Most people would agree that having a packet of tablets to hand that can magically make pain disappear is one of the marvels of modern medicine.
Especially when you’ve had a few too many to drink the night before.
A study of neanderthals (our nearest extinct relatives) has found that they too used plant-based medicines to treat illness and pain.
A team from the University of Adelaide, put dental plaque under the microscope because it allows unparalleled insight into the lives of people who existed between 42,000 and 50,000 years ago.
Dr Laura Weyrich, author on the paper, said: “Genetic analysis of that DNA locked-up in plaque, represents a unique window into neanderthal lifestyle ― revealing new details of what they ate, what their health was like and how the environment impacted their behaviour.”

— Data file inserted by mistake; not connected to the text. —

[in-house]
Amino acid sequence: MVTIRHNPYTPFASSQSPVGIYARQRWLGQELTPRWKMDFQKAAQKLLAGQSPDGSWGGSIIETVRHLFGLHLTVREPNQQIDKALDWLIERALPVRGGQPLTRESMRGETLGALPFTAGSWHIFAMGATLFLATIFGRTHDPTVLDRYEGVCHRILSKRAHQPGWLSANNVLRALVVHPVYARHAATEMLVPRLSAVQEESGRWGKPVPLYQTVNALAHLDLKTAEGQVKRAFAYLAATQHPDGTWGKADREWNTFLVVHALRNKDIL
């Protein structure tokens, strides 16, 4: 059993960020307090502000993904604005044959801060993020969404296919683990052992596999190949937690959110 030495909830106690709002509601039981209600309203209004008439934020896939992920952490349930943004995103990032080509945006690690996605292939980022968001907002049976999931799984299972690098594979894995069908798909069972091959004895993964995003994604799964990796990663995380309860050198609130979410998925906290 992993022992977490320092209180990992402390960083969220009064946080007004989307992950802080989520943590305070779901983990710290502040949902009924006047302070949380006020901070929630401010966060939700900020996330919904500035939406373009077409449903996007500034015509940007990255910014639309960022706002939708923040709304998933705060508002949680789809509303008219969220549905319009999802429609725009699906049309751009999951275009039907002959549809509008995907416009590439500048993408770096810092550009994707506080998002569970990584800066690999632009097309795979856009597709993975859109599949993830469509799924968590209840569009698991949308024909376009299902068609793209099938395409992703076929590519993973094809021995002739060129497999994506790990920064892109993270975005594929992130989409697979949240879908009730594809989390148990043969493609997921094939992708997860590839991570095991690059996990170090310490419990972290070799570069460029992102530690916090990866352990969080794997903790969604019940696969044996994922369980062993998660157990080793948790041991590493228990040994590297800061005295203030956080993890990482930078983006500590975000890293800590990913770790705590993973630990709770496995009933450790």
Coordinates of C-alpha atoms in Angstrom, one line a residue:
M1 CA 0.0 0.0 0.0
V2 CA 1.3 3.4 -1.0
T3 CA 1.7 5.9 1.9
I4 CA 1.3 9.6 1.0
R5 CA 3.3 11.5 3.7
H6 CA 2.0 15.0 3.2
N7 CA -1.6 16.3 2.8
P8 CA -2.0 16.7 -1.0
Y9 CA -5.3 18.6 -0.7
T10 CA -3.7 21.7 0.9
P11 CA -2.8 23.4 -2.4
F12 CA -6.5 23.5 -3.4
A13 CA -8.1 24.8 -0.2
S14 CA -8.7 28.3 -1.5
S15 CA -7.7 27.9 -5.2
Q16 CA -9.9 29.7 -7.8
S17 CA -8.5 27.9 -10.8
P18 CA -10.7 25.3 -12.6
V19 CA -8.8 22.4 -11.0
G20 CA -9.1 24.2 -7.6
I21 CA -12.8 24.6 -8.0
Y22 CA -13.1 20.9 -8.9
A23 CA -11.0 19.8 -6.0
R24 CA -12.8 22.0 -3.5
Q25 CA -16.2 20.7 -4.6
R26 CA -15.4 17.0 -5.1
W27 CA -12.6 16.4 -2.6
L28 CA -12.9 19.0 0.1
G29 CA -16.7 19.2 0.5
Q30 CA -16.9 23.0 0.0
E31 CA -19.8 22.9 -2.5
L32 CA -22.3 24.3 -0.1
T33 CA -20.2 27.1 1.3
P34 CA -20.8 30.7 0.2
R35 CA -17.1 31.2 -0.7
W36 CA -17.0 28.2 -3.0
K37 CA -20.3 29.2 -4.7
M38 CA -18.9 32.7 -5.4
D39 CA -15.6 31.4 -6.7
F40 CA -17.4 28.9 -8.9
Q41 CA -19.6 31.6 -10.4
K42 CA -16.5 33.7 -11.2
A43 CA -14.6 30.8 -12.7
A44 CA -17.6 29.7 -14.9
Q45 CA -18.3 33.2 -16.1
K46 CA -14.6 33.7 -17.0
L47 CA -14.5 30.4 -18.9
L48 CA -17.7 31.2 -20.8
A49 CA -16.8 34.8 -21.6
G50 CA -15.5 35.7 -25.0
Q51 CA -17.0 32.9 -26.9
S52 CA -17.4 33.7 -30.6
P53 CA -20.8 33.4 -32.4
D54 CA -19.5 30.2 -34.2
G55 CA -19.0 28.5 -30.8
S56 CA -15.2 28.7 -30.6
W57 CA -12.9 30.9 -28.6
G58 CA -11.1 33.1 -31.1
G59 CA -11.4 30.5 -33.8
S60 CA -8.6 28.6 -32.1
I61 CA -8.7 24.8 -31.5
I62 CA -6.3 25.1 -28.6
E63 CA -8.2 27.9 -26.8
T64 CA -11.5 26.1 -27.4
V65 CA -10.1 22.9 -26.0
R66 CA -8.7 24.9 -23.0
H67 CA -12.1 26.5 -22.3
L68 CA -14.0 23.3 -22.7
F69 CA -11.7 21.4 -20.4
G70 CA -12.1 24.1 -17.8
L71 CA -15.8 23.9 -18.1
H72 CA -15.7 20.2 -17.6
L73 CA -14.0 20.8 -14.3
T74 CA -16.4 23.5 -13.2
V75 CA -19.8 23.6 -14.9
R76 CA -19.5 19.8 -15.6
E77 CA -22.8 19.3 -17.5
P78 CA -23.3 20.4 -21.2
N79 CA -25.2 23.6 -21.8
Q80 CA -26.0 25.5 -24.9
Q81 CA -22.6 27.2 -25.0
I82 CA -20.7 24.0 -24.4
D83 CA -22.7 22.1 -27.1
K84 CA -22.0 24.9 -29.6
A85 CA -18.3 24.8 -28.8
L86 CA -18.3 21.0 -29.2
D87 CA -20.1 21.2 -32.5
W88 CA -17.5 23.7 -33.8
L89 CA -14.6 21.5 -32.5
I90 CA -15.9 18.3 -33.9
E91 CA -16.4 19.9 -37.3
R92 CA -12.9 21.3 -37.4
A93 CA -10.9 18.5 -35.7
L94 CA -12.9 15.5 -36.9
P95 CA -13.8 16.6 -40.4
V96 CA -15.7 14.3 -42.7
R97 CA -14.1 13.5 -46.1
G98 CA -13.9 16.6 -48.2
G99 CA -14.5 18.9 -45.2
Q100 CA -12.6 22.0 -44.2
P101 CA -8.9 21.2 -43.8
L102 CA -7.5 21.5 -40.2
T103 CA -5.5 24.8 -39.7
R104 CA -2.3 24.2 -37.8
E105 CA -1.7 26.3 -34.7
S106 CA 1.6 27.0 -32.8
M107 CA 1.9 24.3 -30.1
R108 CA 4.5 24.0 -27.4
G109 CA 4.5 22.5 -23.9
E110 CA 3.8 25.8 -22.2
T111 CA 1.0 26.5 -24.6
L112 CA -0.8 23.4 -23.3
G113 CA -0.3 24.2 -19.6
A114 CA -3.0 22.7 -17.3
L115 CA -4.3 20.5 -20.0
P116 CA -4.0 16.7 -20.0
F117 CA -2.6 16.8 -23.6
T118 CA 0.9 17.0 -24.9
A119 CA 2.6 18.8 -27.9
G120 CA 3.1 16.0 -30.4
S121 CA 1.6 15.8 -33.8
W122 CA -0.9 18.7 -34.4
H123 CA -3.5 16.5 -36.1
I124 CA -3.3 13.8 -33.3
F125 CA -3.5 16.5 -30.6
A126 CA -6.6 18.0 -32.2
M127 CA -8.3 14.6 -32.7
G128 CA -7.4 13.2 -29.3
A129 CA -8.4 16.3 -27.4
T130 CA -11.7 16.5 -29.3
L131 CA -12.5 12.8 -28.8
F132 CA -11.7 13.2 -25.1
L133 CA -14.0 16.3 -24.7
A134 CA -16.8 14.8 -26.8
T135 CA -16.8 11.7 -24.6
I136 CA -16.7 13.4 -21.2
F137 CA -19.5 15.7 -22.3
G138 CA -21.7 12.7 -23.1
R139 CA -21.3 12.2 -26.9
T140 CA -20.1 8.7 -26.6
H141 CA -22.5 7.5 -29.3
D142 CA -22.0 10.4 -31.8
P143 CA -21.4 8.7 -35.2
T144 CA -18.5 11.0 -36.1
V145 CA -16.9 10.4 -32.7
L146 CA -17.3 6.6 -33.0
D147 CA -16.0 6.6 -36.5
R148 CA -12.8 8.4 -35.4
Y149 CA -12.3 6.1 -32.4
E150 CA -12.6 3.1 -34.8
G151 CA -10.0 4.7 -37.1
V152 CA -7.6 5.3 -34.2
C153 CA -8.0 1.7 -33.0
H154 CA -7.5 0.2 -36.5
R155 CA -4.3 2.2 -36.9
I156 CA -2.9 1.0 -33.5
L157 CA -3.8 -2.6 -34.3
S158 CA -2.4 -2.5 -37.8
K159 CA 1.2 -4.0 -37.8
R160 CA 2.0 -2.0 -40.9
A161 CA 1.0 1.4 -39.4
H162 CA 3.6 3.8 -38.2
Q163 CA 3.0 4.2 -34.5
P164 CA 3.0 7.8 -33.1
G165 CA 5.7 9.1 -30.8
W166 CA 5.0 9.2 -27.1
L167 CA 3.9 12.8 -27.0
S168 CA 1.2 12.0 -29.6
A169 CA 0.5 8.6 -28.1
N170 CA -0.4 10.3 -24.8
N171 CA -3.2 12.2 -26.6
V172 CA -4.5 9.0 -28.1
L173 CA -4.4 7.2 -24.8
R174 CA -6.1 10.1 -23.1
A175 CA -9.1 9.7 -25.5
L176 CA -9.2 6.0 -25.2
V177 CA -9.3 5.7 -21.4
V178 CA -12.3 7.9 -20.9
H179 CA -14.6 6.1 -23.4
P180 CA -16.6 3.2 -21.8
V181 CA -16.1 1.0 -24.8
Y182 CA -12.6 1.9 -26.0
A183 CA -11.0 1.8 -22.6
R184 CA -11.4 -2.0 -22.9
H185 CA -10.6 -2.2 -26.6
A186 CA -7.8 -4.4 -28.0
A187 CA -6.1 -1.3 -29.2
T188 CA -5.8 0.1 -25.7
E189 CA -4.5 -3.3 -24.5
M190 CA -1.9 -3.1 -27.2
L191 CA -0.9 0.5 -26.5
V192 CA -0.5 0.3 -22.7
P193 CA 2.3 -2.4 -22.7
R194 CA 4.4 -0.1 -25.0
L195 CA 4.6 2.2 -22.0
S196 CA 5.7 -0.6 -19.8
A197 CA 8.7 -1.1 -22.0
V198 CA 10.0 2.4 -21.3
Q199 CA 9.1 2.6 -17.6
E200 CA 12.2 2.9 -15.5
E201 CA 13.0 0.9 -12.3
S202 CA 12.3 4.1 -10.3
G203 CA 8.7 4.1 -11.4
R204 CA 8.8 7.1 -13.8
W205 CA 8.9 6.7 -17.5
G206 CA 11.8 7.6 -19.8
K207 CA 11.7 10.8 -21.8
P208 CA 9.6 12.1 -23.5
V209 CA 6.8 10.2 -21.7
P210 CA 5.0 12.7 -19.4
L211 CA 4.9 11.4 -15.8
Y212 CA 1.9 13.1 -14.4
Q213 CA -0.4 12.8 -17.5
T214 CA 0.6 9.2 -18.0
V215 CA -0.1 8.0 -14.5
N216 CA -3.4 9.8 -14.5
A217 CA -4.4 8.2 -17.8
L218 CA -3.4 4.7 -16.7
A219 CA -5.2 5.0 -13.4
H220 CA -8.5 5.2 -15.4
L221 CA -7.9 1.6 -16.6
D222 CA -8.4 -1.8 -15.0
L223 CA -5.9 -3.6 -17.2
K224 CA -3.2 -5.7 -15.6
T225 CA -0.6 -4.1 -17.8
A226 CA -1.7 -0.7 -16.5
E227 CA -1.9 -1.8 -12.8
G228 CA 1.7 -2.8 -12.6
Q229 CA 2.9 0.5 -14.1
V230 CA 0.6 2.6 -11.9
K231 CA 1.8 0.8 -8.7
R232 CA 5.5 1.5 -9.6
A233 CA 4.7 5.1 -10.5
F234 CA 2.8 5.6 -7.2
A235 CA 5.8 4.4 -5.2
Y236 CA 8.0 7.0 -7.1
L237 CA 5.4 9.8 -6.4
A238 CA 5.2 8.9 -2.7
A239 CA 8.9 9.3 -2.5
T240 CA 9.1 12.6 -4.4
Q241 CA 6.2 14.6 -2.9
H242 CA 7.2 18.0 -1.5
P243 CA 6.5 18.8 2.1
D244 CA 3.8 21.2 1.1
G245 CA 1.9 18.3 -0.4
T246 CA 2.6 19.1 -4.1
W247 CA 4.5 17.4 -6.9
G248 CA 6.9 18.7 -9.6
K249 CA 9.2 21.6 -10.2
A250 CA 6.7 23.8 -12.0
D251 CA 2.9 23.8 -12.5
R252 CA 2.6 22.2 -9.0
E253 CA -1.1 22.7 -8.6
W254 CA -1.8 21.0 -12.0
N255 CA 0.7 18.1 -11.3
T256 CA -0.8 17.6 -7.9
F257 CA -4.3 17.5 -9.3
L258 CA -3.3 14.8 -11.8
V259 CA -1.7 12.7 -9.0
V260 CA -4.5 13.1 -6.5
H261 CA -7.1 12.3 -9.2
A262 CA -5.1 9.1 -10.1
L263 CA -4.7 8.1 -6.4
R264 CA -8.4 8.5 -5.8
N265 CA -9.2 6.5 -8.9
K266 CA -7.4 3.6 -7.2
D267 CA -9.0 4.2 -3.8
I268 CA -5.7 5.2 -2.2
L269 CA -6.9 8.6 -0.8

For example, neanderthals who lived in Spy Cave ate wooly rhinoceros and wild sheep, while those from the El Sidron cave ate a largely vegetarian diet of pine nuts, moss, mushrooms and tree bark.
During these investigations it was found that one of these vegetarian subjects had a dental abscess on his jawbone, and a diarrhea-causing parasite, and was self medicating with poplar - a plant that contains salicylic acid, the active ingredient in aspirin.
Weyrich said: “Apparently, neanderthal possessed a good knowledge of medicinal plants and their various anti-inflammatory and pain-relieving properties, and seem to be self-medicating.
“The use of antibiotics would be very surprising, as this is more than 40,000 years before we developed penicillin. Certainly our findings contrast markedly with the rather simplistic view of our ancient relatives in popular imagination.”
Not as primitive as we thought.